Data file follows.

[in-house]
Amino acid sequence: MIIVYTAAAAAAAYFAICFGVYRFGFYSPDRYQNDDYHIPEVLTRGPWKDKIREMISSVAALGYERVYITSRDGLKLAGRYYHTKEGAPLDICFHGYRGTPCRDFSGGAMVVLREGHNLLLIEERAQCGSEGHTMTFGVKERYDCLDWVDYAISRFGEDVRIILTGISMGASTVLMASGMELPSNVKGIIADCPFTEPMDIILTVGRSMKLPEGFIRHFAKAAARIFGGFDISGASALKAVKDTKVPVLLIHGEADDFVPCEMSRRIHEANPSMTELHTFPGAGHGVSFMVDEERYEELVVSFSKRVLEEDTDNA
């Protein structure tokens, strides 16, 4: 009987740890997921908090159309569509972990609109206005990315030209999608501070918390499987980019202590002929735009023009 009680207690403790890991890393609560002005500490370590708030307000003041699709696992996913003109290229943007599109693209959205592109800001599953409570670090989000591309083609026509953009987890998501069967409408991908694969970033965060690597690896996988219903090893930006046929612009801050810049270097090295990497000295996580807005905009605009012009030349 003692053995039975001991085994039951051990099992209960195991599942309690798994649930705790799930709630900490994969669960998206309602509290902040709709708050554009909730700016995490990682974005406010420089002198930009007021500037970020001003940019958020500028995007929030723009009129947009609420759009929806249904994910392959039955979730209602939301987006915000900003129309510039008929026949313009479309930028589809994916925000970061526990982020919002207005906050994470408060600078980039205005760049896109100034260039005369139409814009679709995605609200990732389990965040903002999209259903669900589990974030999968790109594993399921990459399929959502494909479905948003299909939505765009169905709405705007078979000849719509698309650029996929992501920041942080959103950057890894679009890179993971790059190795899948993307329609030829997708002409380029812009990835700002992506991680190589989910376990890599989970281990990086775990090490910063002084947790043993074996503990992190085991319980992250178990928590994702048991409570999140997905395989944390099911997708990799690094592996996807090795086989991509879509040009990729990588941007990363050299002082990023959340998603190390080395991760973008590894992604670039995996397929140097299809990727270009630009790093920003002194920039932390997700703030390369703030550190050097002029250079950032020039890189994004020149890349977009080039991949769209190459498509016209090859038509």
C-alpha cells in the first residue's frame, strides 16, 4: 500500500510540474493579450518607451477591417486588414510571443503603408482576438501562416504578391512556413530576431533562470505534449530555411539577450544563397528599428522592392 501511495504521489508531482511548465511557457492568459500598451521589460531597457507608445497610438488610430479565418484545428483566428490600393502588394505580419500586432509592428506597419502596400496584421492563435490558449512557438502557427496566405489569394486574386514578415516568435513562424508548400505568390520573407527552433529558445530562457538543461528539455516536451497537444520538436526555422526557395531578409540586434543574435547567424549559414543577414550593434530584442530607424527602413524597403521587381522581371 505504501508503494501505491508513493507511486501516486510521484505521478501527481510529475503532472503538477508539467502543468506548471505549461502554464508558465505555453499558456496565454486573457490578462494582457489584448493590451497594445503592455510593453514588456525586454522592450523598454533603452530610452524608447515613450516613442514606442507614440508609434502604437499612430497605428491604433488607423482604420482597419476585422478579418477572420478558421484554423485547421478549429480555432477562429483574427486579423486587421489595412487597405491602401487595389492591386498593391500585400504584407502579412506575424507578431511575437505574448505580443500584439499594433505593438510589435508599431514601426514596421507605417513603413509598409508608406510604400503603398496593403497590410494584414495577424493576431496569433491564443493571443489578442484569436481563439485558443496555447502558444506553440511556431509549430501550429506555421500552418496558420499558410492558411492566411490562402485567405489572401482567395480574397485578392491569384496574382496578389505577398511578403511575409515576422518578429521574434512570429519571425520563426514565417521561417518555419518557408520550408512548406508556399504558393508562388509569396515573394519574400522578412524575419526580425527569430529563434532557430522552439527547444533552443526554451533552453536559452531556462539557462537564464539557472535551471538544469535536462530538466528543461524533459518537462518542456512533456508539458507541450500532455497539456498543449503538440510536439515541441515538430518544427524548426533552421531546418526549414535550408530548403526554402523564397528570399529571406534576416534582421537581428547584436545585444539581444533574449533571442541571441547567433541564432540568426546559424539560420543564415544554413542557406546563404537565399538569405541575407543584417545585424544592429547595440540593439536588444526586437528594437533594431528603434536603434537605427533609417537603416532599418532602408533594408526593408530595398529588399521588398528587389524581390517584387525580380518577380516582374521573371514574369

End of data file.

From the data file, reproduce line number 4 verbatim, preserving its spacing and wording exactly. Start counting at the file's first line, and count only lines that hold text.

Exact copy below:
C-alpha cells in the first residue's frame, strides 16, 4: 500500500510540474493579450518607451477591417486588414510571443503603408482576438501562416504578391512556413530576431533562470505534449530555411539577450544563397528599428522592392 501511495504521489508531482511548465511557457492568459500598451521589460531597457507608445497610438488610430479565418484545428483566428490600393502588394505580419500586432509592428506597419502596400496584421492563435490558449512557438502557427496566405489569394486574386514578415516568435513562424508548400505568390520573407527552433529558445530562457538543461528539455516536451497537444520538436526555422526557395531578409540586434543574435547567424549559414543577414550593434530584442530607424527602413524597403521587381522581371 505504501508503494501505491508513493507511486501516486510521484505521478501527481510529475503532472503538477508539467502543468506548471505549461502554464508558465505555453499558456496565454486573457490578462494582457489584448493590451497594445503592455510593453514588456525586454522592450523598454533603452530610452524608447515613450516613442514606442507614440508609434502604437499612430497605428491604433488607423482604420482597419476585422478579418477572420478558421484554423485547421478549429480555432477562429483574427486579423486587421489595412487597405491602401487595389492591386498593391500585400504584407502579412506575424507578431511575437505574448505580443500584439499594433505593438510589435508599431514601426514596421507605417513603413509598409508608406510604400503603398496593403497590410494584414495577424493576431496569433491564443493571443489578442484569436481563439485558443496555447502558444506553440511556431509549430501550429506555421500552418496558420499558410492558411492566411490562402485567405489572401482567395480574397485578392491569384496574382496578389505577398511578403511575409515576422518578429521574434512570429519571425520563426514565417521561417518555419518557408520550408512548406508556399504558393508562388509569396515573394519574400522578412524575419526580425527569430529563434532557430522552439527547444533552443526554451533552453536559452531556462539557462537564464539557472535551471538544469535536462530538466528543461524533459518537462518542456512533456508539458507541450500532455497539456498543449503538440510536439515541441515538430518544427524548426533552421531546418526549414535550408530548403526554402523564397528570399529571406534576416534582421537581428547584436545585444539581444533574449533571442541571441547567433541564432540568426546559424539560420543564415544554413542557406546563404537565399538569405541575407543584417545585424544592429547595440540593439536588444526586437528594437533594431528603434536603434537605427533609417537603416532599418532602408533594408526593408530595398529588399521588398528587389524581390517584387525580380518577380516582374521573371514574369